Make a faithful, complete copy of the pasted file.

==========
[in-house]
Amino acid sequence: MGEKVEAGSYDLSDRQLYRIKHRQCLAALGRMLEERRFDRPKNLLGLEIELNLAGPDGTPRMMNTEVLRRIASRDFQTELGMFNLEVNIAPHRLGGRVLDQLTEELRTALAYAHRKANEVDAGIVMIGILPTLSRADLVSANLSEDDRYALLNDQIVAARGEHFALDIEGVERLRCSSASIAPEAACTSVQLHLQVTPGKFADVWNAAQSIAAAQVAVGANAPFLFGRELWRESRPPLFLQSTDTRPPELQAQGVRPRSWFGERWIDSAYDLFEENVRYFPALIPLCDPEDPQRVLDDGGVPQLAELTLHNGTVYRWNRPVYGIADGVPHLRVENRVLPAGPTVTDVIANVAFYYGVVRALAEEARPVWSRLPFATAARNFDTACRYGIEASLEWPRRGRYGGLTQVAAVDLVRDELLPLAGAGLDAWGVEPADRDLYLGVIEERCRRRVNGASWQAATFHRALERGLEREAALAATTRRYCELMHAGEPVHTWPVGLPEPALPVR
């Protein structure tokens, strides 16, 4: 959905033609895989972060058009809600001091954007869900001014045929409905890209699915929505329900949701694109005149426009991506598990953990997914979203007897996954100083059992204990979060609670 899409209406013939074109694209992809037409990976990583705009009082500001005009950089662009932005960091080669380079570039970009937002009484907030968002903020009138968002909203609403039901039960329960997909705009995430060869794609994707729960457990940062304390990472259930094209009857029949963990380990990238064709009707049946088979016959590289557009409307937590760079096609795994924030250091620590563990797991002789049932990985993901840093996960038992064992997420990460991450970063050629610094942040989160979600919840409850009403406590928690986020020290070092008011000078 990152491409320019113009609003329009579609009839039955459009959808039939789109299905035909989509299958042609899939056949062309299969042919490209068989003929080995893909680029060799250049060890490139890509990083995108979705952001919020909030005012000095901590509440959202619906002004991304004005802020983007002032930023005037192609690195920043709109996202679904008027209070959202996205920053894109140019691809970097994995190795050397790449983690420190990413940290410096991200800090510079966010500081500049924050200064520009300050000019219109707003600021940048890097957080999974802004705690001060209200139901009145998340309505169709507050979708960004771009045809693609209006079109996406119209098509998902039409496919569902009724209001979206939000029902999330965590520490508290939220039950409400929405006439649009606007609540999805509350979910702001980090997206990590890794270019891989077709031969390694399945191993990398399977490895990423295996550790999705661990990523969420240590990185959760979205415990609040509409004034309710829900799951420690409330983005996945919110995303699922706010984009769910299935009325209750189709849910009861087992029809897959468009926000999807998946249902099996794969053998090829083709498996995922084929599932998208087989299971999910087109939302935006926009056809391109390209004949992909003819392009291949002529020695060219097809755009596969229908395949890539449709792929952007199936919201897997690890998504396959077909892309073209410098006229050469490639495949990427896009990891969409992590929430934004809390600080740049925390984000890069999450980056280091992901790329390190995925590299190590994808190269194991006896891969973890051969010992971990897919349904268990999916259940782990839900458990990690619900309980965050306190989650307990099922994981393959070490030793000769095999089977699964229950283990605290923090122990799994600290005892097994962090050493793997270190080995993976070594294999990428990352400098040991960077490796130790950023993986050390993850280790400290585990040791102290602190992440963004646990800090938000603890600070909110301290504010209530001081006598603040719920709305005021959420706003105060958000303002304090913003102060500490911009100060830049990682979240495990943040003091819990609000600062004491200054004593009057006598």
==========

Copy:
[in-house]
Amino acid sequence: MGEKVEAGSYDLSDRQLYRIKHRQCLAALGRMLEERRFDRPKNLLGLEIELNLAGPDGTPRMMNTEVLRRIASRDFQTELGMFNLEVNIAPHRLGGRVLDQLTEELRTALAYAHRKANEVDAGIVMIGILPTLSRADLVSANLSEDDRYALLNDQIVAARGEHFALDIEGVERLRCSSASIAPEAACTSVQLHLQVTPGKFADVWNAAQSIAAAQVAVGANAPFLFGRELWRESRPPLFLQSTDTRPPELQAQGVRPRSWFGERWIDSAYDLFEENVRYFPALIPLCDPEDPQRVLDDGGVPQLAELTLHNGTVYRWNRPVYGIADGVPHLRVENRVLPAGPTVTDVIANVAFYYGVVRALAEEARPVWSRLPFATAARNFDTACRYGIEASLEWPRRGRYGGLTQVAAVDLVRDELLPLAGAGLDAWGVEPADRDLYLGVIEERCRRRVNGASWQAATFHRALERGLEREAALAATTRRYCELMHAGEPVHTWPVGLPEPALPVR
């Protein structure tokens, strides 16, 4: 959905033609895989972060058009809600001091954007869900001014045929409905890209699915929505329900949701694109005149426009991506598990953990997914979203007897996954100083059992204990979060609670 899409209406013939074109694209992809037409990976990583705009009082500001005009950089662009932005960091080669380079570039970009937002009484907030968002903020009138968002909203609403039901039960329960997909705009995430060869794609994707729960457990940062304390990472259930094209009857029949963990380990990238064709009707049946088979016959590289557009409307937590760079096609795994924030250091620590563990797991002789049932990985993901840093996960038992064992997420990460991450970063050629610094942040989160979600919840409850009403406590928690986020020290070092008011000078 990152491409320019113009609003329009579609009839039955459009959808039939789109299905035909989509299958042609899939056949062309299969042919490209068989003929080995893909680029060799250049060890490139890509990083995108979705952001919020909030005012000095901590509440959202619906002004991304004005802020983007002032930023005037192609690195920043709109996202679904008027209070959202996205920053894109140019691809970097994995190795050397790449983690420190990413940290410096991200800090510079966010500081500049924050200064520009300050000019219109707003600021940048890097957080999974802004705690001060209200139901009145998340309505169709507050979708960004771009045809693609209006079109996406119209098509998902039409496919569902009724209001979206939000029902999330965590520490508290939220039950409400929405006439649009606007609540999805509350979910702001980090997206990590890794270019891989077709031969390694399945191993990398399977490895990423295996550790999705661990990523969420240590990185959760979205415990609040509409004034309710829900799951420690409330983005996945919110995303699922706010984009769910299935009325209750189709849910009861087992029809897959468009926000999807998946249902099996794969053998090829083709498996995922084929599932998208087989299971999910087109939302935006926009056809391109390209004949992909003819392009291949002529020695060219097809755009596969229908395949890539449709792929952007199936919201897997690890998504396959077909892309073209410098006229050469490639495949990427896009990891969409992590929430934004809390600080740049925390984000890069999450980056280091992901790329390190995925590299190590994808190269194991006896891969973890051969010992971990897919349904268990999916259940782990839900458990990690619900309980965050306190989650307990099922994981393959070490030793000769095999089977699964229950283990605290923090122990799994600290005892097994962090050493793997270190080995993976070594294999990428990352400098040991960077490796130790950023993986050390993850280790400290585990040791102290602190992440963004646990800090938000603890600070909110301290504010209530001081006598603040719920709305005021959420706003105060958000303002304090913003102060500490911009100060830049990682979240495990943040003091819990609000600062004491200054004593009057006598």